I Hate Motion Comics

I don’t even know if motion comics are still a thing. I know lots of people were talking about them a few years ago. I know that the bigs in comics publishing have thrown money at them. I know that my buddies Kurt and Reilly are doing a digital comic called Power Play–which is a ton of fun by the way, and is doing it in a way that tries to preserve what a comic is.

I know I generally don’t like motion comics. They’re not comics. I’ve been reading comics for a long, long time. I’ve even written a few, so as any nerd who starts to work at something they love, I’ve developed a philosophy regarding comics. The first comic I can recall reading was Swamp Thing #40 in 1985, I was big into monsters and it was a really cool werewolf story. I haven’t stopped reading them in some form since. Weeklies, graphic novels, digital comics, and motion comics included. I’m interested in the medium. I’m in love with the way comics can tell stories, which is different than films or television or animation. Different media have different strengths, which inherently means they’re really good at telling certain types of stories, and not so good at telling others.

I suppose the break-down is that I don’t understand the point of motion comics.

Here’s why I love comics: they engage my imagination on a level that’s nonexistent in other media. Like novels I get to cast actors, I get to do the voices in my head, I get to be a part of the process. But unlike novels, comics have that amazing visual element which is separate from the visual elements presented by films or animation. Each panel is a hint at the larger narrative, and I get to imagine how things are moving, and what the scene feels like. Is what’s happening in a panel taking six minutes, or is it six seconds? In traditional film or animation, each second is acted out for me. I watch as a scene unfolds, it engages my imagination in a  more passive way. Comics allow me, the reader, a certain degree of control over the story, and I can spend as much time as I want staring at one panel, I can move backwards in the narrative, or forward with ease and at my own pace.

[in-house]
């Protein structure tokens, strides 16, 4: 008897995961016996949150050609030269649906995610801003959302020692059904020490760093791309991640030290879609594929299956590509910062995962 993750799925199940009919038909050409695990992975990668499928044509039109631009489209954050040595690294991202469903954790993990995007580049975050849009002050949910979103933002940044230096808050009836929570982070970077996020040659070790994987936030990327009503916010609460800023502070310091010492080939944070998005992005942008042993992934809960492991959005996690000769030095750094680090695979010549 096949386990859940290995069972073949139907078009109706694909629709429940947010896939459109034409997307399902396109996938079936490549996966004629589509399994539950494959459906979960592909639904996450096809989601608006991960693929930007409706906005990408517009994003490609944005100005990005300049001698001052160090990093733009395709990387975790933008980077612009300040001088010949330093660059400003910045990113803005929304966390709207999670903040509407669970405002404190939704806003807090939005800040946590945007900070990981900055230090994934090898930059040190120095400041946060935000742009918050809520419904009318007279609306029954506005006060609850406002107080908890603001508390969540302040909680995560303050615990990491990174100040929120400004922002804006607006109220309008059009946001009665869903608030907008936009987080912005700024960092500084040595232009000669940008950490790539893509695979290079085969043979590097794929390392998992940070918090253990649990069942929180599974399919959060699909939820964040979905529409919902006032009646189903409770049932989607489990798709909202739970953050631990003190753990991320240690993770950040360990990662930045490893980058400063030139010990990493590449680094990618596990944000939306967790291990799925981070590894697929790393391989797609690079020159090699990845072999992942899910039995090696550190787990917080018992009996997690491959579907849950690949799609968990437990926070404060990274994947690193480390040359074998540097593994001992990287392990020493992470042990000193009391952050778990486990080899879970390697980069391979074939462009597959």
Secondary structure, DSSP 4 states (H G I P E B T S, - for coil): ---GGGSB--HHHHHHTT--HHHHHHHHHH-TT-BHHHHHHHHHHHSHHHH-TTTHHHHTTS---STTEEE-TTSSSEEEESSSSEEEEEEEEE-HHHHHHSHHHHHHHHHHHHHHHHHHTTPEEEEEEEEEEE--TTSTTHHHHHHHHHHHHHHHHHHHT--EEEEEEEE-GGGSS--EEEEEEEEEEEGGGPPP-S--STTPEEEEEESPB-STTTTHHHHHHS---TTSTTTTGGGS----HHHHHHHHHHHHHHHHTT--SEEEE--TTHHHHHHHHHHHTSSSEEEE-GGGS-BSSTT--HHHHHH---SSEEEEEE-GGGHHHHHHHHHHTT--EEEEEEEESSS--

Motion comics take that control away. Motion comics, specifically the ones I linked above (but NOT including Power Play), not only take over the visual narrative, but they add voice-over and sound effects. It forces me to…watch…a comic at someone else’s pace, with someone else’s imagination dictating how long I get to spend on each scene. Yes, some motion comics are technologically impressive. The Walking Dead motion comic (linked above) is kind of cool, but it feels more like an animated series than a comic.

It’s not all a vast wasteland, though. I wouldn’t gripe about something if I didn’t also have a solution, and it’s something I’ve been talking about for a while now to anyone who would listen–but specifically to Kurt, the writer and co-creator of Power Play. There’s a way to do motion comics, to animate comics, that preserves the comic narrative. The internet has given us many wonderful things, instant communication with anyone around the world. Limitless access to music, to movies, to games. The animated gif.

Yup, the animated gif. That’s how you add that layer of animation to a comic narrative. The animated gif when done well, much like the comic panel, supersedes the boundaries of time. Look at this gif:

 

You can look at it forever, and like a comic panel it can represent a quick moment, or an eternity. If artists and publishers are looking for a way to tell comic stories that are unique to digital media, but are still compelling comic narratives, then check out the artists below, because they’re doing it well.

Here are some of my favorite artists that are using animation in their comics right now:

 Zak Gorman

Zak Gorman

 Jen Lee

Jen Lee

 Nathan Pyle

Nathan Pyle